On Thursday, the California Business and Industrial Alliance (CABIA) will take out full-page ads in the Los Angeles Times and the Sacramento Bee condemning a scheme to overturn votes in California.

The ads call out activist judge Frank Roesch in Alameda County who recently ruled in favor of a union-backed lawsuit that overrides the votes of almost 10 million Californians. The ad headline reads: “Every Vote Counts.” However, the headline is crossed out, followed by the words “Not in California.” Below is the image of a Californian submitting a vote on Proposition 22 — a ballot measure that provided job protections for gig workers while allowing them to retain the flexibility of being freelancers rather than full-time employees. The ad then shows the ballot — which the voter assumes will be fairly counted — going directly into a shredder.

Prop 22 passed by more than 58 percent of the vote last fall — almost 10 million Californians voted for it. Now, thanks to one union-friendly judge, it’s as if those votes don’t count.

The lawsuit against Prop 22 was backed by the Service Employees International Union (SEIU). It’s not hard to see why — the SEIU is one of the main labor unions trying to organize gig economy workers. With Prop 22 out of the picture, it would be much easier for the union to convert gig workers — newly-classified as employees — into dues-paying members.

Frank Roesch’s decisions have also been repeatedly tossed out by higher courts, citing egregious bias in many cases:

  • In 2009, Roesch sided with public-sector unions when he ruled to invalidate California’s furlough powers during a “fiscal crisis,” only to be overruled by both a California appeals court and the state’s supreme court. That same year, Roesch unsuccessfully tried to block the City of Oakland from using public safety funds to hire desperately needed police officers. 
  • In 2012, a state appeals court found Roesch incorrectly tried to limit a man’s “constitutionally protected speech.” The next year, a California appeals court unanimously overruled a prior decision from Roesch, finding he not only “erred” on matters of fact but even misapplied a legal concept that’s commonly taught to first year law students. In 2018, two separate decisions from Roesch were overturned due to his egregious biases in the cases.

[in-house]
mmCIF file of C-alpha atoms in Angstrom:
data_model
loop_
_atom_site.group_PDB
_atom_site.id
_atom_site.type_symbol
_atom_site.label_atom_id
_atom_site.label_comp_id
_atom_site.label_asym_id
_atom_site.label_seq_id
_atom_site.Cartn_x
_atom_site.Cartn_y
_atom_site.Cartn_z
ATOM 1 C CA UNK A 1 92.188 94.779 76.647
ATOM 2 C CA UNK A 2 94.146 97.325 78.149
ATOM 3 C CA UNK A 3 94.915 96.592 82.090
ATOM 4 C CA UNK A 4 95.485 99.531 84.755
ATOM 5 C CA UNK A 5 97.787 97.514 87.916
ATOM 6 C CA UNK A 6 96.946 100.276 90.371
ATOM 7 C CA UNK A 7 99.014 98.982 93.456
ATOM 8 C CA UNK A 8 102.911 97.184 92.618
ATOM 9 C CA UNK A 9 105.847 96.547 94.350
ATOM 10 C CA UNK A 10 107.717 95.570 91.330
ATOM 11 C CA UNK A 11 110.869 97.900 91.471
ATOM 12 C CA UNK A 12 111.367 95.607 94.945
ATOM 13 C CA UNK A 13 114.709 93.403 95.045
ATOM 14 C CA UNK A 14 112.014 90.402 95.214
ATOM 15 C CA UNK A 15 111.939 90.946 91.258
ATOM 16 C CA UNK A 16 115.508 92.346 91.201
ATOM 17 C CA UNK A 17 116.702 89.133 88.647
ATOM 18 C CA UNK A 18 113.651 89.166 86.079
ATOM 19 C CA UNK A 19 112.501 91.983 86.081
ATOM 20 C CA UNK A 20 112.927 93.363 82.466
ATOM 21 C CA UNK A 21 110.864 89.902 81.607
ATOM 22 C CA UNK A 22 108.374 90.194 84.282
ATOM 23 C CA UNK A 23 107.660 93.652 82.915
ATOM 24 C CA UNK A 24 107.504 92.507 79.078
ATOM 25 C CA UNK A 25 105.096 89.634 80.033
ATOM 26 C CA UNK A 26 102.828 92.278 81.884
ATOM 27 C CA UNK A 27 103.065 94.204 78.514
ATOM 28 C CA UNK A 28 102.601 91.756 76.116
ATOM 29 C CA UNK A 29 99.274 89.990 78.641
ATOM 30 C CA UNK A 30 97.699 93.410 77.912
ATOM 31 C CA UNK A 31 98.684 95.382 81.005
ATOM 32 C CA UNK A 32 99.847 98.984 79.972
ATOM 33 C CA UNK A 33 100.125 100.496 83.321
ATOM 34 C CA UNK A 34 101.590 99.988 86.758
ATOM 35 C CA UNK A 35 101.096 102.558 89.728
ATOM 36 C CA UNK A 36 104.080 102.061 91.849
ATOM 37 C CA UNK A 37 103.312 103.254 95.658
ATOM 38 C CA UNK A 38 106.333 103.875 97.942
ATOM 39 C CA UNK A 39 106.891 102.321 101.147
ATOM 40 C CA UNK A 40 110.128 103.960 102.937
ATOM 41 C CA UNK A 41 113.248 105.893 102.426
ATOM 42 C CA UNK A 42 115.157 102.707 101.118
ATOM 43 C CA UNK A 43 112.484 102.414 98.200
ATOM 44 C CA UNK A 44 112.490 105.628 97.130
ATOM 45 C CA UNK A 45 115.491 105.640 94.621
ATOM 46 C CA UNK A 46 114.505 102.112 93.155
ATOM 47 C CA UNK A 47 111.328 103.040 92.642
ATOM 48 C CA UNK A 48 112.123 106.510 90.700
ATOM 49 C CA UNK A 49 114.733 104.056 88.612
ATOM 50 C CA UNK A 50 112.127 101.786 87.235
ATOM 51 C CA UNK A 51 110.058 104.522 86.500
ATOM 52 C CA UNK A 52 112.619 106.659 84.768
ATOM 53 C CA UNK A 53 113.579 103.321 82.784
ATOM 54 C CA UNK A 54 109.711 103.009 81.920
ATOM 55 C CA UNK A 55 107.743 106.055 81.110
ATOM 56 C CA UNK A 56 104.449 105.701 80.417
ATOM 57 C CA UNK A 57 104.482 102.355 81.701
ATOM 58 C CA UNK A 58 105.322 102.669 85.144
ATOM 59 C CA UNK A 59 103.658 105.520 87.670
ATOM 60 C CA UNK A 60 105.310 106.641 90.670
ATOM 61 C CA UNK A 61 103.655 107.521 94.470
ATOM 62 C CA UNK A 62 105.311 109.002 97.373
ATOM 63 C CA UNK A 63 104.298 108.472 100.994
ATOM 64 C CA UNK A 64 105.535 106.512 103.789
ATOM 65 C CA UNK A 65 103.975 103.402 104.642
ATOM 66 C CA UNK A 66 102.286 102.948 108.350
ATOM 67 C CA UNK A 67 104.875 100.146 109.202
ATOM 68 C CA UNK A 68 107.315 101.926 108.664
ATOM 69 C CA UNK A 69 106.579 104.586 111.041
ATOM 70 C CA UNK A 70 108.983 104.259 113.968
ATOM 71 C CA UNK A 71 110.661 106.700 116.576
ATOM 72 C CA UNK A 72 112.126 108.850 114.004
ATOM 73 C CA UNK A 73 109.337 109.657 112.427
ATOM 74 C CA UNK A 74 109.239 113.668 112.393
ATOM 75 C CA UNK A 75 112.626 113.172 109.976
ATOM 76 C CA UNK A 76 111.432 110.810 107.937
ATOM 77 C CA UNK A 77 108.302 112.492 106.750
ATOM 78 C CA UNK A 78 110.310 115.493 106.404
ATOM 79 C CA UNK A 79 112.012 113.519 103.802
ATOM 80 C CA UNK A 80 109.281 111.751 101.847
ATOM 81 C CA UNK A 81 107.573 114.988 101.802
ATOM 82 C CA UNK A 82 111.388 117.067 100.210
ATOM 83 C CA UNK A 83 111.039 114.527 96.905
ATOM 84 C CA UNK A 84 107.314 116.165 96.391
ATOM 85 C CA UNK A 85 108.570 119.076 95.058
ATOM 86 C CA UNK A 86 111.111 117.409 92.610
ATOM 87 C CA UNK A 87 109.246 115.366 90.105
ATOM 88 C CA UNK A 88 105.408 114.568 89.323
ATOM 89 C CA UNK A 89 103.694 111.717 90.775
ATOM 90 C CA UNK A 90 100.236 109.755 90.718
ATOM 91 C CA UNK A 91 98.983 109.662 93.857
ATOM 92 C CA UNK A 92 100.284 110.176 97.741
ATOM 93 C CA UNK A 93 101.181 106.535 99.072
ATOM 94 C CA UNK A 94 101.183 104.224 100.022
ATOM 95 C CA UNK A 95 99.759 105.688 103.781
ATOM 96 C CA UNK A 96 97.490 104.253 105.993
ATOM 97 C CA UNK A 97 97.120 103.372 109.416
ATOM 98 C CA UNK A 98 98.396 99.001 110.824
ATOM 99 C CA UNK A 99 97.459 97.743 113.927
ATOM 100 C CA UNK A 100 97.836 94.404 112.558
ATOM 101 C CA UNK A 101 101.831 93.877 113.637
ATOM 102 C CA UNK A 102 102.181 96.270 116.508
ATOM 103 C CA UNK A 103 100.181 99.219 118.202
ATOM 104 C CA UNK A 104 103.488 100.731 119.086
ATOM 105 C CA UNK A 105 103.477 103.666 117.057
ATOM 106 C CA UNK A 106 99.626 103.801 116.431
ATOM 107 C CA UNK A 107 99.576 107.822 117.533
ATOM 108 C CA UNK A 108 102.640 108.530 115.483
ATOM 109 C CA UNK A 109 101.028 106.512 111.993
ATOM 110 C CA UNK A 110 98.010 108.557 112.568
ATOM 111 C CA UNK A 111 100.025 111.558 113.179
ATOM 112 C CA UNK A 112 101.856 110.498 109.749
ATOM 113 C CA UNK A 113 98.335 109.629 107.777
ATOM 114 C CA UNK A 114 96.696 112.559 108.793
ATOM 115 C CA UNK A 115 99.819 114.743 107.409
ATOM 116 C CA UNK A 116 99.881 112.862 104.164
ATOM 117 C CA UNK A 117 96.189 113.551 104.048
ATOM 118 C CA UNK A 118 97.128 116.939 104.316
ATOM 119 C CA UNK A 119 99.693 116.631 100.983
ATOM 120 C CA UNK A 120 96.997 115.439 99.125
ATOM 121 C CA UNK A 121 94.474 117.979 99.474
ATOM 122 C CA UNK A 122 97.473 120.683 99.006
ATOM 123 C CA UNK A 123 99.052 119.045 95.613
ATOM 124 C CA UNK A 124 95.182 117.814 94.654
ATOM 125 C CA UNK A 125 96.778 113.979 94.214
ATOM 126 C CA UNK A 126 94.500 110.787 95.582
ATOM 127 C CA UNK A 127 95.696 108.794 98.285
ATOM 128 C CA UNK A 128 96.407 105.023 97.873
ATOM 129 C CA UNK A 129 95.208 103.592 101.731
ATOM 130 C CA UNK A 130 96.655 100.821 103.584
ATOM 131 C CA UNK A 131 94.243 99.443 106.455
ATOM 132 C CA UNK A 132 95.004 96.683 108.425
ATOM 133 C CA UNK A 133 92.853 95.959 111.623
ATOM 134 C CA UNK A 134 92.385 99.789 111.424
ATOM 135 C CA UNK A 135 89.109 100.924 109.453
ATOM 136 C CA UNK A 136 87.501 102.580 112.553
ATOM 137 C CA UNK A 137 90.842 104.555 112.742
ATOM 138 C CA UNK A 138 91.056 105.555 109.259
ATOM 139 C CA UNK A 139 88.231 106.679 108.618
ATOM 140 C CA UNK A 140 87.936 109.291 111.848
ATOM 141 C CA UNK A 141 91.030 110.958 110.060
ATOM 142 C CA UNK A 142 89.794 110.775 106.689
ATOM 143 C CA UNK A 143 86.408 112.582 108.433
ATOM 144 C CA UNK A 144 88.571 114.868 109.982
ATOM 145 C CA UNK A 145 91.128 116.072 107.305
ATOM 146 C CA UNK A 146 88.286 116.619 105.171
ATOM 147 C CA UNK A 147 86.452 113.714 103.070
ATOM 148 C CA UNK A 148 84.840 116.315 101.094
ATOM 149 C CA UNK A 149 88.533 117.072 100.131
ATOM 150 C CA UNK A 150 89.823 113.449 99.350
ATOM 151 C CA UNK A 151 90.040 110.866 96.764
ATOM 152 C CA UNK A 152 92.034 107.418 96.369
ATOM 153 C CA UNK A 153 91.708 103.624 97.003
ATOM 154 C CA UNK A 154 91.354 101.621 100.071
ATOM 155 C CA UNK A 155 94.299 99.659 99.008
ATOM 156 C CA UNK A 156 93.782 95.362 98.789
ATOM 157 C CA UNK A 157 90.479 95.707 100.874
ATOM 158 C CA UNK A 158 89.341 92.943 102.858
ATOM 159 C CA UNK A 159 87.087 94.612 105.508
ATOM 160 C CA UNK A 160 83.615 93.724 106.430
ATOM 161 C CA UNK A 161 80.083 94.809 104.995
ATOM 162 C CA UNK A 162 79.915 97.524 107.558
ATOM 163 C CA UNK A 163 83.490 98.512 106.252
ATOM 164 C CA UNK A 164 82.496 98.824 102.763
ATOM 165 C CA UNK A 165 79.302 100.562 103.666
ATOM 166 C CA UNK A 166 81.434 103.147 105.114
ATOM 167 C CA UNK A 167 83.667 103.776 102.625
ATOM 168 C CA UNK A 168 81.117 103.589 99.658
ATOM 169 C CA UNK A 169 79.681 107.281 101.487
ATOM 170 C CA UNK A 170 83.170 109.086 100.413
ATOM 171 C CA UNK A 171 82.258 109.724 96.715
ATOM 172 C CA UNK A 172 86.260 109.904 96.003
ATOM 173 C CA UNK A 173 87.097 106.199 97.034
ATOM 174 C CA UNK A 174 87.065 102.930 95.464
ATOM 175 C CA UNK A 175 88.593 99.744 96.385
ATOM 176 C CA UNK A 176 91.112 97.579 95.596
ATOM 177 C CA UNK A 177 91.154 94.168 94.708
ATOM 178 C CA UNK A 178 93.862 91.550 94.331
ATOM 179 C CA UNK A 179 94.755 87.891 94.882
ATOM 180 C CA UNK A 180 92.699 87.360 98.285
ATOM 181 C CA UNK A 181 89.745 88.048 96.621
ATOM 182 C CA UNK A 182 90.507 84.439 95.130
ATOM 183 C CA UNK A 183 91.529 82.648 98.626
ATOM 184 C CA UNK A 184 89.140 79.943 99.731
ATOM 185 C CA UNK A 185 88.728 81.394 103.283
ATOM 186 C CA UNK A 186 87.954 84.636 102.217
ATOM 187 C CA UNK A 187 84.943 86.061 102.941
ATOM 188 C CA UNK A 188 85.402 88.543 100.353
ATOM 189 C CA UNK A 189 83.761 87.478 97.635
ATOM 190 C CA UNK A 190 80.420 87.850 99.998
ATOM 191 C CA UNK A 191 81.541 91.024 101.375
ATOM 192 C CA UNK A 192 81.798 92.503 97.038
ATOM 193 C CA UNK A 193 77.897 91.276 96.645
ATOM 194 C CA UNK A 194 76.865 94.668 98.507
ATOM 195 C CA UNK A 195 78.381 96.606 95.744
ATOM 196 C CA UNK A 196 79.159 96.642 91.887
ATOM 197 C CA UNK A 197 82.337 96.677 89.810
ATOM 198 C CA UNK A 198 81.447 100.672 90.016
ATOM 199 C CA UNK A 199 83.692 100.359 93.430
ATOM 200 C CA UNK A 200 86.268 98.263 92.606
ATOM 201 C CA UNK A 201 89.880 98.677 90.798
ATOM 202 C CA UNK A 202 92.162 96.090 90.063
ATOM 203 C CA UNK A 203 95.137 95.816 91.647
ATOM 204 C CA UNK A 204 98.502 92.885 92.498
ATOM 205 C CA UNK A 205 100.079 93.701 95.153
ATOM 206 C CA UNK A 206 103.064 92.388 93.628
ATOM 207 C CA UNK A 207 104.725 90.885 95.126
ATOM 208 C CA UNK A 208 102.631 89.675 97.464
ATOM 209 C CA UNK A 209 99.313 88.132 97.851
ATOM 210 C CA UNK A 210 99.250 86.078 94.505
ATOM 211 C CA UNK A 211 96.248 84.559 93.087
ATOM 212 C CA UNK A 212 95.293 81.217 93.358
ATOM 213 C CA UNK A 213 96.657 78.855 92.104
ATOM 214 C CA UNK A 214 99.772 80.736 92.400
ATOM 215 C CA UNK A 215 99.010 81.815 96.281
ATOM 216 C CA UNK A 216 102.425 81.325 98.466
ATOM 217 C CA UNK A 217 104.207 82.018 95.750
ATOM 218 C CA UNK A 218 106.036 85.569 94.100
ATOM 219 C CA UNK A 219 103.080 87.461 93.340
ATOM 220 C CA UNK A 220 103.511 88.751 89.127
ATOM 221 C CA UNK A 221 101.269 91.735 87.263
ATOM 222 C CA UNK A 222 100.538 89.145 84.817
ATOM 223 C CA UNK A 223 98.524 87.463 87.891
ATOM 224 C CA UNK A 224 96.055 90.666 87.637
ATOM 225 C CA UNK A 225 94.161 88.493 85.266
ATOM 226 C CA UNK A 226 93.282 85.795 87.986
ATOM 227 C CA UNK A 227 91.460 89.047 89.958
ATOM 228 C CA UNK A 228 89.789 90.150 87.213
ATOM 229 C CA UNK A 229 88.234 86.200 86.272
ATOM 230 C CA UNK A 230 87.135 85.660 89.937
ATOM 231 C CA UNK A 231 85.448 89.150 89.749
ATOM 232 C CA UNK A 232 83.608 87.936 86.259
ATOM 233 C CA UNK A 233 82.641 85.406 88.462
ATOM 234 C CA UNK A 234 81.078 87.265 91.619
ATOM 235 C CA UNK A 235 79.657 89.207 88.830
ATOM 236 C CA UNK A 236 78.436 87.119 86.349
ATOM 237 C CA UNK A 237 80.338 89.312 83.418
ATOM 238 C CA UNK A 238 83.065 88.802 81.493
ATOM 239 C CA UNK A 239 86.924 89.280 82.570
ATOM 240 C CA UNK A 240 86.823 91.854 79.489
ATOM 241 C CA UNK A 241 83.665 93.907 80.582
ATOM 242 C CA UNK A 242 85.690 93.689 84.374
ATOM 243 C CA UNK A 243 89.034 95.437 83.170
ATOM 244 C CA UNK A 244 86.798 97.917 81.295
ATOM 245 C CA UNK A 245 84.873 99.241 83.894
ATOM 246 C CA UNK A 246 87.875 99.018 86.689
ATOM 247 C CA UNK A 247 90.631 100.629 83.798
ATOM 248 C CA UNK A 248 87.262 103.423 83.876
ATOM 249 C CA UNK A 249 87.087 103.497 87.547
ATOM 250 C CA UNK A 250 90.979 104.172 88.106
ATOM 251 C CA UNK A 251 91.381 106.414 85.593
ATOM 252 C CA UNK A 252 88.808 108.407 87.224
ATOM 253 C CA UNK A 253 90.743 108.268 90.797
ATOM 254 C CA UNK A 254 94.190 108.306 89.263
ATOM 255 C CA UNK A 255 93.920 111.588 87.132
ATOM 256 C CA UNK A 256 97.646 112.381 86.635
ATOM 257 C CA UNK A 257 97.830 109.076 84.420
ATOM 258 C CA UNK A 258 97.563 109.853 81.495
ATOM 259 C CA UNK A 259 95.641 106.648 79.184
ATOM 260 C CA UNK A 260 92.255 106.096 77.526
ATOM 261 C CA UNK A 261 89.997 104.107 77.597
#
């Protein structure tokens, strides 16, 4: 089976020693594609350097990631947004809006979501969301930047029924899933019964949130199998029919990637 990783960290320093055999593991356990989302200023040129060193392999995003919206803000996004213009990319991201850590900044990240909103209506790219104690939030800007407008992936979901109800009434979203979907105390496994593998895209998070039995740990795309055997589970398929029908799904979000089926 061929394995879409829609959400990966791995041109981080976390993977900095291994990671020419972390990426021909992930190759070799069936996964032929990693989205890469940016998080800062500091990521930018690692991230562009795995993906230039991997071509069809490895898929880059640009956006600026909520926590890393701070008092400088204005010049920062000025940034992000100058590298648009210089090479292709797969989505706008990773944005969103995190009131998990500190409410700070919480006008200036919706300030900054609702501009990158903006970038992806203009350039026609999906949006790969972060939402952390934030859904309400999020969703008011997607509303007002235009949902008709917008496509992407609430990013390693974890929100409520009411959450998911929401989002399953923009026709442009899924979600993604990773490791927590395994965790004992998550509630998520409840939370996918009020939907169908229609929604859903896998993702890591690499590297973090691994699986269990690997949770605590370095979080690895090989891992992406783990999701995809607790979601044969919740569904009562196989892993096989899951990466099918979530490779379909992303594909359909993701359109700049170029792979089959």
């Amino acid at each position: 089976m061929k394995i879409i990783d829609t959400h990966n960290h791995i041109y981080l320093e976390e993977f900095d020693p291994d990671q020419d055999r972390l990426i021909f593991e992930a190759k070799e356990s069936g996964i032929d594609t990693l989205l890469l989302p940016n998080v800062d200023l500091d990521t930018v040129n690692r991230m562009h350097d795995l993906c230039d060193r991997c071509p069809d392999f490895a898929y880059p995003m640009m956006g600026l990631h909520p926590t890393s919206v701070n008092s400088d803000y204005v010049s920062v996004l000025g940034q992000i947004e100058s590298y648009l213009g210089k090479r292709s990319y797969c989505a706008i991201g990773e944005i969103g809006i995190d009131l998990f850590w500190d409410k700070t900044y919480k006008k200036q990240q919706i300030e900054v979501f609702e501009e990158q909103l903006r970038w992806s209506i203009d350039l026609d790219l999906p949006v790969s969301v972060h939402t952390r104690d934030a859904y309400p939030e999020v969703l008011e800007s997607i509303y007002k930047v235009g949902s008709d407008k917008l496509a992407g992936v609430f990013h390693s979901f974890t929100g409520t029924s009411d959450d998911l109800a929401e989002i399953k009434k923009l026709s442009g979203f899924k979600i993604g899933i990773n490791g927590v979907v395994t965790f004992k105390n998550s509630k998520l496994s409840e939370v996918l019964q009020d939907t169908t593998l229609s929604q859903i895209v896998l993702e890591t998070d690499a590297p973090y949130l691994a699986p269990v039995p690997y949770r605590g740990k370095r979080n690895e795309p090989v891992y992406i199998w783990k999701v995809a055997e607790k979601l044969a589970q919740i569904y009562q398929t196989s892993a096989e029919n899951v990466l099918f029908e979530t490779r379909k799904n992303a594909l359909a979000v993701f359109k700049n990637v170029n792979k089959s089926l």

• Roesch has also been repeatedly disciplined for his improper conduct as a judge. In 2011, he was reprimanded by a state commission after repeatedly denigrating and insulting a plaintiff, even proclaiming the plaintiff asked “an idiotic question.” In October 2020, a state commission unanimously admonished Roesch due to his egregious biases in two cases he had presided over. 
  • In the first case, Roesch denied a party their “fundamental” right to due process as part of his efforts to ensure a preferred judicial outcome. In the other case, Roesch sought to deny a man ownership over a property he had legally bought due to unfounded suspicions about “cheating.”

Judge Roesch should be ashamed of his decision to put union interests over the will of the people. Passing Prop 22 was the first step toward reversing the havoc caused by AB 5. Fortunately, if Roesch’s track record holds true, an appeals court will easily see through his bias and validate the millions of voters who passed Prop 22.